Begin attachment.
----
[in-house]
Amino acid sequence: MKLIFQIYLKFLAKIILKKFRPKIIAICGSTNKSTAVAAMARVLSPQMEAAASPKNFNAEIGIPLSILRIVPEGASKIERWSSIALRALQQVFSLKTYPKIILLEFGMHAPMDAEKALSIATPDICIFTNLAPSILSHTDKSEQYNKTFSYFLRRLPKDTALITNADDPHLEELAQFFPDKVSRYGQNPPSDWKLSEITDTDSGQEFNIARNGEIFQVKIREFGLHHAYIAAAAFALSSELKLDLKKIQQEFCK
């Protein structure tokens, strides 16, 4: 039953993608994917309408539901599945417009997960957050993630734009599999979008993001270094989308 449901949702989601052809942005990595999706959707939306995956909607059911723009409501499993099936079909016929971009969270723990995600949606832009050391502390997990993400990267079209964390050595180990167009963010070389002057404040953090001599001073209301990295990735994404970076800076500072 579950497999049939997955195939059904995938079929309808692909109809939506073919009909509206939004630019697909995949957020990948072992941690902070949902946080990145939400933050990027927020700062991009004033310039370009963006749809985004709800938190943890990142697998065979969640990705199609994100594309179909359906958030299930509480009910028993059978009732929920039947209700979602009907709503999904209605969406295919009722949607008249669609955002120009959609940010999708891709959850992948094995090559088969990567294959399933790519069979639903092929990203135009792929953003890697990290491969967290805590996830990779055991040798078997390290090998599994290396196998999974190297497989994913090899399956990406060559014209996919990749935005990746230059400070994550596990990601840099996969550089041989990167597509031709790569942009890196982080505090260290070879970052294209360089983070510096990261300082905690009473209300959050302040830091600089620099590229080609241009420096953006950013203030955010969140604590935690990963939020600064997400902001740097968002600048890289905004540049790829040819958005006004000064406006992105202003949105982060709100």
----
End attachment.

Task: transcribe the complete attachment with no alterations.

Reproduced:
[in-house]
Amino acid sequence: MKLIFQIYLKFLAKIILKKFRPKIIAICGSTNKSTAVAAMARVLSPQMEAAASPKNFNAEIGIPLSILRIVPEGASKIERWSSIALRALQQVFSLKTYPKIILLEFGMHAPMDAEKALSIATPDICIFTNLAPSILSHTDKSEQYNKTFSYFLRRLPKDTALITNADDPHLEELAQFFPDKVSRYGQNPPSDWKLSEITDTDSGQEFNIARNGEIFQVKIREFGLHHAYIAAAAFALSSELKLDLKKIQQEFCK
């Protein structure tokens, strides 16, 4: 039953993608994917309408539901599945417009997960957050993630734009599999979008993001270094989308 449901949702989601052809942005990595999706959707939306995956909607059911723009409501499993099936079909016929971009969270723990995600949606832009050391502390997990993400990267079209964390050595180990167009963010070389002057404040953090001599001073209301990295990735994404970076800076500072 579950497999049939997955195939059904995938079929309808692909109809939506073919009909509206939004630019697909995949957020990948072992941690902070949902946080990145939400933050990027927020700062991009004033310039370009963006749809985004709800938190943890990142697998065979969640990705199609994100594309179909359906958030299930509480009910028993059978009732929920039947209700979602009907709503999904209605969406295919009722949607008249669609955002120009959609940010999708891709959850992948094995090559088969990567294959399933790519069979639903092929990203135009792929953003890697990290491969967290805590996830990779055991040798078997390290090998599994290396196998999974190297497989994913090899399956990406060559014209996919990749935005990746230059400070994550596990990601840099996969550089041989990167597509031709790569942009890196982080505090260290070879970052294209360089983070510096990261300082905690009473209300959050302040830091600089620099590229080609241009420096953006950013203030955010969140604590935690990963939020600064997400902001740097968002600048890289905004540049790829040819958005006004000064406006992105202003949105982060709100």